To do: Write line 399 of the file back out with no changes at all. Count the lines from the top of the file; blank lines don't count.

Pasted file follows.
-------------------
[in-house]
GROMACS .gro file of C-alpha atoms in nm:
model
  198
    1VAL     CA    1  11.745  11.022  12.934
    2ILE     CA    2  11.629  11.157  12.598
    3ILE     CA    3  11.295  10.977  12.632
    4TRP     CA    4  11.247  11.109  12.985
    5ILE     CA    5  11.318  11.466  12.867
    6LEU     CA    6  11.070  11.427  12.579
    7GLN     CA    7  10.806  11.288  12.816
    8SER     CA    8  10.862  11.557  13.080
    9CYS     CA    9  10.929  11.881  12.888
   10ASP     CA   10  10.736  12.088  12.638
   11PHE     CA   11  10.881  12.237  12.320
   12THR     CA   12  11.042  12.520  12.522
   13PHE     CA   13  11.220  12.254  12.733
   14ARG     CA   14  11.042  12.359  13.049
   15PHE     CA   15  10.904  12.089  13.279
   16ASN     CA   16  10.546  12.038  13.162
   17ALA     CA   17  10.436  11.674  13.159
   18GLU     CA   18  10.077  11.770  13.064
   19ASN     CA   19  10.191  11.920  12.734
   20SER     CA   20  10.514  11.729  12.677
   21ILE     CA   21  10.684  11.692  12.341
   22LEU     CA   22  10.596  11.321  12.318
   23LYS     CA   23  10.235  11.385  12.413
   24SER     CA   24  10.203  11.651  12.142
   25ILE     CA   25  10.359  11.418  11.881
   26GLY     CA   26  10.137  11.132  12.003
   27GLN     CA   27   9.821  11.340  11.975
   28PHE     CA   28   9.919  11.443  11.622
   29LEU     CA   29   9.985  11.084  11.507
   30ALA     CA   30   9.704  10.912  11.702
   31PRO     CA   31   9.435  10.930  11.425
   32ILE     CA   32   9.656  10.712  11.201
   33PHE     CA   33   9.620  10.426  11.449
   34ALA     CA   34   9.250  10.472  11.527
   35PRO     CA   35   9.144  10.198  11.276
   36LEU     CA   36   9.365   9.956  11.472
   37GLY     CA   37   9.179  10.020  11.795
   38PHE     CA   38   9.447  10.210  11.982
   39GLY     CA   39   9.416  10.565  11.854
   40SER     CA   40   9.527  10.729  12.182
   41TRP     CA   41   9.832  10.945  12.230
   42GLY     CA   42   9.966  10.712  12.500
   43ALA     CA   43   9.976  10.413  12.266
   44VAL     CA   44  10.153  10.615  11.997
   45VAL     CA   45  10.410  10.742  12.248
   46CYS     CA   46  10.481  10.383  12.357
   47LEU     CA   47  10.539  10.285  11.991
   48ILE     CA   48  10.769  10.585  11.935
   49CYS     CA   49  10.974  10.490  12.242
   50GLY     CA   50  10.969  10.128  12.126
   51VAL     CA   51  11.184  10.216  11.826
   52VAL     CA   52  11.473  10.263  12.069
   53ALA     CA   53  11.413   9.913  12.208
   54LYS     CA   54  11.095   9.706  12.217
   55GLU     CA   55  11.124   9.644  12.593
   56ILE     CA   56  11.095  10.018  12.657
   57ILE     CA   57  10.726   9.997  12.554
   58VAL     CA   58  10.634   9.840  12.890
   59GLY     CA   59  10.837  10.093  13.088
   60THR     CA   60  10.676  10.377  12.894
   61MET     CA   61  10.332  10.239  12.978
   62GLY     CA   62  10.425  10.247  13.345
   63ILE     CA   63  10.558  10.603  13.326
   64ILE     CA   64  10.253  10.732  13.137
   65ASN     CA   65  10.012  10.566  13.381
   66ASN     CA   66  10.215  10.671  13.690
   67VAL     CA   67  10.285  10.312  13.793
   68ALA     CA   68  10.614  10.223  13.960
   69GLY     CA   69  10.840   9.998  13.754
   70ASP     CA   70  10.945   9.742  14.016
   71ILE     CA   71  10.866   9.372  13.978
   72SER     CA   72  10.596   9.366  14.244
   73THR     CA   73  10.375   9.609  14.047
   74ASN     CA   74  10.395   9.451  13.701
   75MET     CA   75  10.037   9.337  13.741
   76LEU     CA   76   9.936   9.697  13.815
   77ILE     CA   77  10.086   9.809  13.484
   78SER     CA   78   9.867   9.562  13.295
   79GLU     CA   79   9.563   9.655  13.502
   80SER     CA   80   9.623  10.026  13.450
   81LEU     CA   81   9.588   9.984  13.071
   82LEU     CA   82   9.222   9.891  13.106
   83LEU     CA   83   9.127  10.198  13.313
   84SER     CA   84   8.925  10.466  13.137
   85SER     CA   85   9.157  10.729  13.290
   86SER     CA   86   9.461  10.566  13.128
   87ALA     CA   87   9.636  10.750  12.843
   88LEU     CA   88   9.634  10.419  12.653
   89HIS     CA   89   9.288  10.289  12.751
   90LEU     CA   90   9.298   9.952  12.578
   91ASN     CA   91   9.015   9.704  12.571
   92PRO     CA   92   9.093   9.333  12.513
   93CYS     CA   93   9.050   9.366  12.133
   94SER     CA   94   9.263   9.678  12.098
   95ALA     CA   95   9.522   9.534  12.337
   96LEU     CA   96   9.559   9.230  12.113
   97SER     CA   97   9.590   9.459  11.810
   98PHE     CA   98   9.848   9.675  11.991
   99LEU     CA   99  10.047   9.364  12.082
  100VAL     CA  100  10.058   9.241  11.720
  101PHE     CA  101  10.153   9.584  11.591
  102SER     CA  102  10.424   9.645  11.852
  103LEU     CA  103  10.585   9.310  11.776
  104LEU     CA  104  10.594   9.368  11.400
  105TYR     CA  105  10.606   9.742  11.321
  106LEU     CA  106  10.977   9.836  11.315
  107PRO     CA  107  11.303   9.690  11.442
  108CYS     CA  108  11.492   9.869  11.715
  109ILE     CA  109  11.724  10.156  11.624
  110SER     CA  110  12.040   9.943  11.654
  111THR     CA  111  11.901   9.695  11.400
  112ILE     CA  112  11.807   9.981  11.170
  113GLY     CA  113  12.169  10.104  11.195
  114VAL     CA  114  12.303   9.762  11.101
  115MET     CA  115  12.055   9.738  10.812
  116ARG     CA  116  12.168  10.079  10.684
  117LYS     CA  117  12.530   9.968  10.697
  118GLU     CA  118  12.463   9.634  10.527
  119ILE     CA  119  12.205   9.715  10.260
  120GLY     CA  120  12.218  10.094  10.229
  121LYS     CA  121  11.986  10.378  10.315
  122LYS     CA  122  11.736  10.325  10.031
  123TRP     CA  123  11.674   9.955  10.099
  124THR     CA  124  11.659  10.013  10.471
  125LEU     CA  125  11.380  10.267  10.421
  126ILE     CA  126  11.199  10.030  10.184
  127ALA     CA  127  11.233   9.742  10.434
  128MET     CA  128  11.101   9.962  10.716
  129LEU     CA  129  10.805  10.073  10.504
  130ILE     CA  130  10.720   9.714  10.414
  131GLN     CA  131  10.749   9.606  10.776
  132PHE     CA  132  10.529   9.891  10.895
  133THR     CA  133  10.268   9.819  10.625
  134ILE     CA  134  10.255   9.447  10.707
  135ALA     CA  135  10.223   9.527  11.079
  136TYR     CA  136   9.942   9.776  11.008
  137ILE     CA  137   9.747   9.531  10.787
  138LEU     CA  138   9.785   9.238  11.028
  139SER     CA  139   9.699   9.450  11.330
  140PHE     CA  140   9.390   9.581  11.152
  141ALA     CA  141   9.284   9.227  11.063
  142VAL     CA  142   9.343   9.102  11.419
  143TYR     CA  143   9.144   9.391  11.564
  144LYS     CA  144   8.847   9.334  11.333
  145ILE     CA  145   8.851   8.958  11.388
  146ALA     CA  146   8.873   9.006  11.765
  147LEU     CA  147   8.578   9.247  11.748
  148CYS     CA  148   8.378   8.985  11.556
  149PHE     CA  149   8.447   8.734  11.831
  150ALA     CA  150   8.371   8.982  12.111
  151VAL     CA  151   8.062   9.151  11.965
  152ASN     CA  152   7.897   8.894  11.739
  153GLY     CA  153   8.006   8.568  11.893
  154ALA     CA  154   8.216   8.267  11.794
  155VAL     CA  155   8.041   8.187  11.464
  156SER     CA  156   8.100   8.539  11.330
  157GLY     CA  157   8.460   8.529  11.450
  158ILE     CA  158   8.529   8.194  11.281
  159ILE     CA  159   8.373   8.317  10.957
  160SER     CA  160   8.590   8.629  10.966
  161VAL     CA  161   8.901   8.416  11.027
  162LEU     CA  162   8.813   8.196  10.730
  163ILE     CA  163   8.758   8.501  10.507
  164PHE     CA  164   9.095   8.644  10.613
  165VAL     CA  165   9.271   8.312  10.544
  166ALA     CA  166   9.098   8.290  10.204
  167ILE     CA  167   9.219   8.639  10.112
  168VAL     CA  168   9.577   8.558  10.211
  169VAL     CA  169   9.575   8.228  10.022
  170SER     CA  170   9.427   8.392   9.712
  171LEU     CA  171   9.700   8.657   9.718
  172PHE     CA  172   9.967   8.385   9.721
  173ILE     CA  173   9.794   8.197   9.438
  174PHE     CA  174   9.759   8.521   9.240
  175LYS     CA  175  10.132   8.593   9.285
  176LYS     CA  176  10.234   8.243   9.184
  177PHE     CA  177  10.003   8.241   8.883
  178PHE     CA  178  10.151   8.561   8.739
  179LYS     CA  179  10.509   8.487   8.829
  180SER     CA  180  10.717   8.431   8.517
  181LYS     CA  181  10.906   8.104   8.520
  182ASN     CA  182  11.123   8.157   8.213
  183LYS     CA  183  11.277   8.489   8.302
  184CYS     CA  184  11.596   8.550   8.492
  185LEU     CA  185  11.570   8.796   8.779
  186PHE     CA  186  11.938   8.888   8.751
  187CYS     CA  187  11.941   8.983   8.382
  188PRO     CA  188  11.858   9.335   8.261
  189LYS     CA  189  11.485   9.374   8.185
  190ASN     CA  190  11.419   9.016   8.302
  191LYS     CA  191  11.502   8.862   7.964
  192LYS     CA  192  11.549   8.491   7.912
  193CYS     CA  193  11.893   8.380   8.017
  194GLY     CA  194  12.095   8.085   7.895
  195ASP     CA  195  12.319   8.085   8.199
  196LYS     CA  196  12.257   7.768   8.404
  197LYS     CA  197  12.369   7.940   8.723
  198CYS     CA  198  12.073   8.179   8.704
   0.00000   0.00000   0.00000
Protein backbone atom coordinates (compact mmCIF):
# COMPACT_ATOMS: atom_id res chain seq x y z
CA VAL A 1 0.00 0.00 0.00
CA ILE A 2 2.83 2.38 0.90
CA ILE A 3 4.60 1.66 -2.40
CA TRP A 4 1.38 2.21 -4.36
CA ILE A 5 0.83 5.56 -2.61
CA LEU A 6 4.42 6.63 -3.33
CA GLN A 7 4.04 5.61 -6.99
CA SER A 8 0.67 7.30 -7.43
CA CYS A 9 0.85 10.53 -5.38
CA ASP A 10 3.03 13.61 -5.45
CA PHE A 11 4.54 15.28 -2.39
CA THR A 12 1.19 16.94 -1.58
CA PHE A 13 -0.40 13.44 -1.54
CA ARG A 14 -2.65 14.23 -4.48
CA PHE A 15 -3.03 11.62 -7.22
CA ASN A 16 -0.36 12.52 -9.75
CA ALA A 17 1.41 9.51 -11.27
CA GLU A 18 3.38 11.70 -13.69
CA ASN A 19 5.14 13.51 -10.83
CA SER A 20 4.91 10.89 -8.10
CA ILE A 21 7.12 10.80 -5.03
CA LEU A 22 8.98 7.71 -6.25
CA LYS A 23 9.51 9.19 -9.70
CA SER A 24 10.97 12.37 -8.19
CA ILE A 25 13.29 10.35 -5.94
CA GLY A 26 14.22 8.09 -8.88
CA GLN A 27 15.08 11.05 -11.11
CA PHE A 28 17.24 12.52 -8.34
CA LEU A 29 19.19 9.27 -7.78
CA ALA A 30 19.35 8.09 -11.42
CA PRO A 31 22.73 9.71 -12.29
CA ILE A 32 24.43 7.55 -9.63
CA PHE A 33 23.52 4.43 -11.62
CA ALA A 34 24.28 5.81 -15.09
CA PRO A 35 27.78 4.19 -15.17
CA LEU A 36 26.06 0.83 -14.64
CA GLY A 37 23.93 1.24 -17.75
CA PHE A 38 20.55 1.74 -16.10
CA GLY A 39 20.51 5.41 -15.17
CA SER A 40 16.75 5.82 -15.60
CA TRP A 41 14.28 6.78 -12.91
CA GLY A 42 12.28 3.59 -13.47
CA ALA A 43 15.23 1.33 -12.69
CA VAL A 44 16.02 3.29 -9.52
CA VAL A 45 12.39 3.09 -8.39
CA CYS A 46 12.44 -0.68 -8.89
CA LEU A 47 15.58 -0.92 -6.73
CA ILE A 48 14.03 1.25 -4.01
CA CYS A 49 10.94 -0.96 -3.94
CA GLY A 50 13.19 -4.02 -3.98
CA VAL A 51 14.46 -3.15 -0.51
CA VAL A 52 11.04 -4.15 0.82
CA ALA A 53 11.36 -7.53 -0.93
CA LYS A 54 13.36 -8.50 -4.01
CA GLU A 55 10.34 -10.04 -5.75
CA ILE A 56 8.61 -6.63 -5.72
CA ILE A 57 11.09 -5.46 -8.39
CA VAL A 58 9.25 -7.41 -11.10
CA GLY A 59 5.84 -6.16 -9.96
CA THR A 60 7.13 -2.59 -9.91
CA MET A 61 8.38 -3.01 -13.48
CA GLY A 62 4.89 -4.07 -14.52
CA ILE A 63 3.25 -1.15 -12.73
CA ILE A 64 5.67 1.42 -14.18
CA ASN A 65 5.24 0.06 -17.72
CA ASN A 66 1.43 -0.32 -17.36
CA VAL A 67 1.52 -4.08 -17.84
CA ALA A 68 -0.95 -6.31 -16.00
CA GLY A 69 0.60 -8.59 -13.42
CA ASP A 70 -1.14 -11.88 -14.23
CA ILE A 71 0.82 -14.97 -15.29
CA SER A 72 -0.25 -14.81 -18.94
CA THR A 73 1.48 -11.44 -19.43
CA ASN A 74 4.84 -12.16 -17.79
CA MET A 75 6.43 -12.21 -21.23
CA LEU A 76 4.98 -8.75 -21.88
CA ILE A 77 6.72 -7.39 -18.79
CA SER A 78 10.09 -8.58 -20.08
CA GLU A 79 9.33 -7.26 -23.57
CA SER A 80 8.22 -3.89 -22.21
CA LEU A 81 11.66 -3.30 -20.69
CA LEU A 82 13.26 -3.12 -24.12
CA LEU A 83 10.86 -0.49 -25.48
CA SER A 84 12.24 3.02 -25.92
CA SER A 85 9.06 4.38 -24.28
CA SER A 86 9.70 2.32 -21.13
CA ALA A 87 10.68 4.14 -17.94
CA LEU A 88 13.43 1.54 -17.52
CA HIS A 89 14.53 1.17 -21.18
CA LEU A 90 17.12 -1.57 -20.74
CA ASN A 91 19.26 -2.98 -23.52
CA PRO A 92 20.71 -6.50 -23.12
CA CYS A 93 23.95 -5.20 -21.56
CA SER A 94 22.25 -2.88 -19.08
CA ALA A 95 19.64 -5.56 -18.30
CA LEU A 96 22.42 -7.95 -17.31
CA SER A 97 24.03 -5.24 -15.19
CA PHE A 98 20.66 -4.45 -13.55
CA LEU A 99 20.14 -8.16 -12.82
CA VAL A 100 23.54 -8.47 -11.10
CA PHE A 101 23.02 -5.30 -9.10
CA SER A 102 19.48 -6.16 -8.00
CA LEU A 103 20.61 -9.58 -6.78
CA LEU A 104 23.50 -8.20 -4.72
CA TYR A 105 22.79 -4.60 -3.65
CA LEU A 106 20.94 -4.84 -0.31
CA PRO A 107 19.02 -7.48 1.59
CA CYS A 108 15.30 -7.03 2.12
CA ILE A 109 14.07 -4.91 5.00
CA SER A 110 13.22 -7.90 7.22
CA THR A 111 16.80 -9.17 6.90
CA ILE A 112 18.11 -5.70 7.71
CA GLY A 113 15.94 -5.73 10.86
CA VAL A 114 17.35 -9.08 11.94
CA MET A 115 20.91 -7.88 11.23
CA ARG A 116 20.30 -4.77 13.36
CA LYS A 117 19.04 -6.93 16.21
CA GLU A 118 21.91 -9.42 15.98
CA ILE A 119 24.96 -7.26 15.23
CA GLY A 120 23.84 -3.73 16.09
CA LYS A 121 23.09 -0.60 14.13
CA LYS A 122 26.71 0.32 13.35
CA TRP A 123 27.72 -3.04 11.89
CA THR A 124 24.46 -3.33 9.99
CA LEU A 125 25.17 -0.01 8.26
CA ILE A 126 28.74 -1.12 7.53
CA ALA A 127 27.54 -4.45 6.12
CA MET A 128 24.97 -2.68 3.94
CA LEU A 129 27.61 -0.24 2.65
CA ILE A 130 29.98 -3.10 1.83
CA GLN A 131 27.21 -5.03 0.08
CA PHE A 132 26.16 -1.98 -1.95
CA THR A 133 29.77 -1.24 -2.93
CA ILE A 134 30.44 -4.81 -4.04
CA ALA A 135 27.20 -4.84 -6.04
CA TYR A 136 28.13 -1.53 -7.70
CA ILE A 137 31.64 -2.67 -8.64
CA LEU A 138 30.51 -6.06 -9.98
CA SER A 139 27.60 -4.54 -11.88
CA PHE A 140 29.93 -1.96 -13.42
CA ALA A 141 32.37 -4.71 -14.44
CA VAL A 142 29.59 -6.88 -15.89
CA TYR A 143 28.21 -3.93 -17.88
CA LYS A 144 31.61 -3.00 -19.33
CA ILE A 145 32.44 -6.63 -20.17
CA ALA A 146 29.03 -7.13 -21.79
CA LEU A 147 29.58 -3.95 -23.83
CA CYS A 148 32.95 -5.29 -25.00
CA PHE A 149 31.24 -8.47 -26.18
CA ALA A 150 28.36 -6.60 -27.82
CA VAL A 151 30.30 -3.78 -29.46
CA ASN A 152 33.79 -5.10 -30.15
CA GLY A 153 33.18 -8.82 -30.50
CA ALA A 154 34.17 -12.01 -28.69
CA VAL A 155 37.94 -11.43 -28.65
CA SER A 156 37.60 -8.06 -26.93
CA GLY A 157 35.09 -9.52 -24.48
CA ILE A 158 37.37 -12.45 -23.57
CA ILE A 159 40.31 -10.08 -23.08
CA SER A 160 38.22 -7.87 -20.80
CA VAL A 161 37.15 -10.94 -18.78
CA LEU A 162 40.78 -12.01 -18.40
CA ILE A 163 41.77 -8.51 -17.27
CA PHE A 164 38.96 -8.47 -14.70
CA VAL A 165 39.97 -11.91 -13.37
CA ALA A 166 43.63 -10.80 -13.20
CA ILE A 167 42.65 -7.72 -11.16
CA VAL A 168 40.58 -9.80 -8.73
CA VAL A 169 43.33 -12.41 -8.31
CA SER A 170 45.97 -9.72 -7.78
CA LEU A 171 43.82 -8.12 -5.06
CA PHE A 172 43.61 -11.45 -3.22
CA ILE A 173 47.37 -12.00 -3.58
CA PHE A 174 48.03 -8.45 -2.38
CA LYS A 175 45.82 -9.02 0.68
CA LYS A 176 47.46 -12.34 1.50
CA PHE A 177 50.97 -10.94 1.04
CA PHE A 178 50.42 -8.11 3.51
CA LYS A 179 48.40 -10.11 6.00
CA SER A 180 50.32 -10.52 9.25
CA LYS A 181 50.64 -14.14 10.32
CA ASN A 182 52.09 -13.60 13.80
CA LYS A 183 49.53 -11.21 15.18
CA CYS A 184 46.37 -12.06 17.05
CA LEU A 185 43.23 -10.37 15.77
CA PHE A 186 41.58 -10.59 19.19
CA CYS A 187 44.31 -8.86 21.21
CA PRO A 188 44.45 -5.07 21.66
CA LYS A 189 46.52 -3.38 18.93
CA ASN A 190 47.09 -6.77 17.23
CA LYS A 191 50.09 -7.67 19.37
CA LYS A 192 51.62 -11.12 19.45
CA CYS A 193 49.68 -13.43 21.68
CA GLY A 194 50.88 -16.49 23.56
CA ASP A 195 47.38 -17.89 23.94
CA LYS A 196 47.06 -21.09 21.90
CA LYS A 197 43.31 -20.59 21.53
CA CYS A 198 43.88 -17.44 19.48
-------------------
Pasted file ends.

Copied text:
CA GLY A 194 50.88 -16.49 23.56